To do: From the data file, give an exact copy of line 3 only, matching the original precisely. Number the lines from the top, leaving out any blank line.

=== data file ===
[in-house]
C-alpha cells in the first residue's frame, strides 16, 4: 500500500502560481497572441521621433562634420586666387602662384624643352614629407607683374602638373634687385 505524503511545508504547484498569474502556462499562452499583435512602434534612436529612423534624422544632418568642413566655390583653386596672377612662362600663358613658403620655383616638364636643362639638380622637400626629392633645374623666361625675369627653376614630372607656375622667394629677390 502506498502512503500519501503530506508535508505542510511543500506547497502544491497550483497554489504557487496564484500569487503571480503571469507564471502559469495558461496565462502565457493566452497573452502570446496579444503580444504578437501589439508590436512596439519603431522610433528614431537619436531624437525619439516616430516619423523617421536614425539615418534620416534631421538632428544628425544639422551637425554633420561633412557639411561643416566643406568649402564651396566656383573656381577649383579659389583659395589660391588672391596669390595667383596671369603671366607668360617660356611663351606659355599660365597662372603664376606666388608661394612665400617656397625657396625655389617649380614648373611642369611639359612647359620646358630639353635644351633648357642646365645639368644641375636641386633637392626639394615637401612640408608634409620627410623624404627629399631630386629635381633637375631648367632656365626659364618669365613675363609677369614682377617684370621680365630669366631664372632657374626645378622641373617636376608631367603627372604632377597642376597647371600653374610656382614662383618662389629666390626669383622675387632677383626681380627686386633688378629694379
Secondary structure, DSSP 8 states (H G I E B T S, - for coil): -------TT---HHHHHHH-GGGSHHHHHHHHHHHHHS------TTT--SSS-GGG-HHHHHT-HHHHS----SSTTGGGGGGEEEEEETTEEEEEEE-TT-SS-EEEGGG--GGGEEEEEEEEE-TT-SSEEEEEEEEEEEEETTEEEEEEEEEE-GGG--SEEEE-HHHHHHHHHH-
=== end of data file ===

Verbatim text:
Secondary structure, DSSP 8 states (H G I E B T S, - for coil): -------TT---HHHHHHH-GGGSHHHHHHHHHHHHHS------TTT--SSS-GGG-HHHHHT-HHHHS----SSTTGGGGGGEEEEEETTEEEEEEE-TT-SS-EEEGGG--GGGEEEEEEEEE-TT-SSEEEEEEEEEEEEETTEEEEEEEEEE-GGG--SEEEE-HHHHHHHHHH-